possible to estimate the average moisture content by driving the needles
to a depth of one-fifth the thickness of the piece. Further, it is
possible, by driving electrodes to any desired depth, to evaluate the
moisture content at that particular distance from the surface. This is of
great importance in the treatment of timber with wood preservatives, in
the use of heavy timbers for many structural purposes, and, in fact, wher-
ever moisture content is a vital factor. Nails may be used for this purpose
to advantage, in place of the regular electrode.
Surface plate electrodes, which make contact with opposite sur-
faces of a board, indicate the moisture content of the surface of the board
under and near the plates and are specially suitable for thin material,
like veneers, and for material that has practically no moisture gradient,
such as thoroughly seasoned lumber.
The moisture content of veneer ranging from about j.5 or 4 percent
up to 16 or 17 percent may be also measured by the resistance method by
merely increasing the electrode area. This has been accomplished by setting
a large number of contact points in the wood simultaneously. Points of
positive polarity are driven from one side and those of negative polarity
from the opposite side.
The range of most resistance-type moisture meters for lumber lies
between 7 and 25 percent moisture content. Two instruments may be had
which are calibrated from 7 to 60 percent moisture. In the 7-25 percent
moisture range the accuracy of resistance-type instruments, when properly
calibrated and used for testing relatively thin samples or on heavier mate-
rial that is known to be of uniform moisture content, should be with 1
percent of moisture content in the majority of-ca~es. It is not to be ex-
pected that readings of moisture content above 25 percent will be as accurate
as those in the lower range; nor do they ordinarily need to be.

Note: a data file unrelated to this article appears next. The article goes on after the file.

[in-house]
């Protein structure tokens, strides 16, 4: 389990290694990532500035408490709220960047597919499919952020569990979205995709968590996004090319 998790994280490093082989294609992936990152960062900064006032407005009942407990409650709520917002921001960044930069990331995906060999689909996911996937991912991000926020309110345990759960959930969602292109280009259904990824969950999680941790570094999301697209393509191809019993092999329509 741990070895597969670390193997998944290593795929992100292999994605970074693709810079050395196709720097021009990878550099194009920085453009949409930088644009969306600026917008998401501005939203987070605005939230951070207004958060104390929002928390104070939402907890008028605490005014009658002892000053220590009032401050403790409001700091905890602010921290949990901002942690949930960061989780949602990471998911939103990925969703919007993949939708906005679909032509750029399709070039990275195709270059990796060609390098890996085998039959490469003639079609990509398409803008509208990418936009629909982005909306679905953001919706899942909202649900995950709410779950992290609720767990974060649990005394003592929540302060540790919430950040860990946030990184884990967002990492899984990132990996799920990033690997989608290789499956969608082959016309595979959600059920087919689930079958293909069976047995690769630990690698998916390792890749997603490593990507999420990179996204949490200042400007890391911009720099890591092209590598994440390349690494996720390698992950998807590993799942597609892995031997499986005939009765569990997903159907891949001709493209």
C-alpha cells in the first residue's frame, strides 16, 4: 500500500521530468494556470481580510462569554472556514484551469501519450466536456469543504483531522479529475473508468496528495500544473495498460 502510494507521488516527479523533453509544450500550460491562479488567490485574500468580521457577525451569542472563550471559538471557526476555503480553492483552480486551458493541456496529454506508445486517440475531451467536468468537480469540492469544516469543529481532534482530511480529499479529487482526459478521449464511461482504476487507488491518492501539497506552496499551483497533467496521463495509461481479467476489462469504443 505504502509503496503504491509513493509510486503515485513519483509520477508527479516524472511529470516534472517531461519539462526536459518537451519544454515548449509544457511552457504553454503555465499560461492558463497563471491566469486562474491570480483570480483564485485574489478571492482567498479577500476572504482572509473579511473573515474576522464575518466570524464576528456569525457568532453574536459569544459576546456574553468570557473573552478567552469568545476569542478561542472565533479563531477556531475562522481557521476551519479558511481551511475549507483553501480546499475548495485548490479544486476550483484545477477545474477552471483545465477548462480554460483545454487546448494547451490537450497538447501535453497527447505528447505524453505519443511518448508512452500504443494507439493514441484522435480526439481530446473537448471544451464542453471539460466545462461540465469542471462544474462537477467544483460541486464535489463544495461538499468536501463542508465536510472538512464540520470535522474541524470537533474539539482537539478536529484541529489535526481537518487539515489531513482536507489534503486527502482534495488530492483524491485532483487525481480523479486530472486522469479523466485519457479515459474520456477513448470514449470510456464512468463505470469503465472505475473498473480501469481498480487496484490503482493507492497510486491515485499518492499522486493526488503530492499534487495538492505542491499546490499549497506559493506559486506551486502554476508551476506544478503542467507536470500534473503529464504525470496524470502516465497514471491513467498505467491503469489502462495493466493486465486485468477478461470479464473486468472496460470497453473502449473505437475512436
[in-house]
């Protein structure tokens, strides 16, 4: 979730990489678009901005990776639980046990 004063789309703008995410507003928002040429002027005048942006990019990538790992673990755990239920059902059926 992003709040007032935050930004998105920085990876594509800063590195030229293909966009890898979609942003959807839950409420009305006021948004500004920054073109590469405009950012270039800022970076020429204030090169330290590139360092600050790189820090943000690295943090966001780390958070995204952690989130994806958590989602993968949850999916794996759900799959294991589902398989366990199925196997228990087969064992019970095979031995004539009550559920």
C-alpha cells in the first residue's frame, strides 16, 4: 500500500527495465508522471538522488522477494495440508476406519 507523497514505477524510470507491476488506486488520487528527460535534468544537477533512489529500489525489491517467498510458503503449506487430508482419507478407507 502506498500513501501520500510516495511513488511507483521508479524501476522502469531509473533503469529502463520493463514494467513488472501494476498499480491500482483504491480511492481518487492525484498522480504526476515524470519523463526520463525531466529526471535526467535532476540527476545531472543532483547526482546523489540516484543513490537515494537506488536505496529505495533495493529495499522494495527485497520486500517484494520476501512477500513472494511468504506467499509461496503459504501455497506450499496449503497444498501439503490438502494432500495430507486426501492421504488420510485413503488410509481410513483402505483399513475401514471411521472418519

Resistance-type meters will not give satisfactory readings on
lumber wet by rain or fog, since only the surface moisture content will be
shown. Further, when used in wet weather, the surfaces of the instrument
itself may become damp and prevent readings at low moisture content values.
In the meters measuring moisture content by resistance methods,
the actslR measurement is made by balancing the resistance between the
electrodes by known resistances, or, in the case of the blinker type, by
adjusting the rate of flash of a neon tube to that of another, flashing
at a sta,.daid rate, by introducing into the electrode circuit calibrated
condensers having a greater or less capacity. Both types of instruments
are easy to use and the choice in the selection of a meter rests largely
in cost and personal preference.
Crqjcity ue ters
'ihe electrical capacity of wood varies directly with tne amount
of moisture in it, throughout the entire range of moisture conte..t irom
grtti to oven dry. Therefore, the moisture content may be evaluated by
measairing the electrical capacity. Temperature effects are so small as to
be negligible for ordinary use, and theie are no errors introduced into
t-.e readers by variations in properties inherent amone different species.
The capacity method is, in principle, an excellent means for
evaluatinE tne quar.tity, by weight, of water in wood. However, it is not
possible to convert this weight into a percentage without knowing the
weight or specific gravity of the wood. This property cannot be determined
quickly enough by any method now available, and it is present practice to
assxme the specific gravity of the individual piece when dry to be the
same as the average for the species and to calibrate tne moisture meter
*ccurdin1/j. Each rendinE on a meter so calibrated carries an error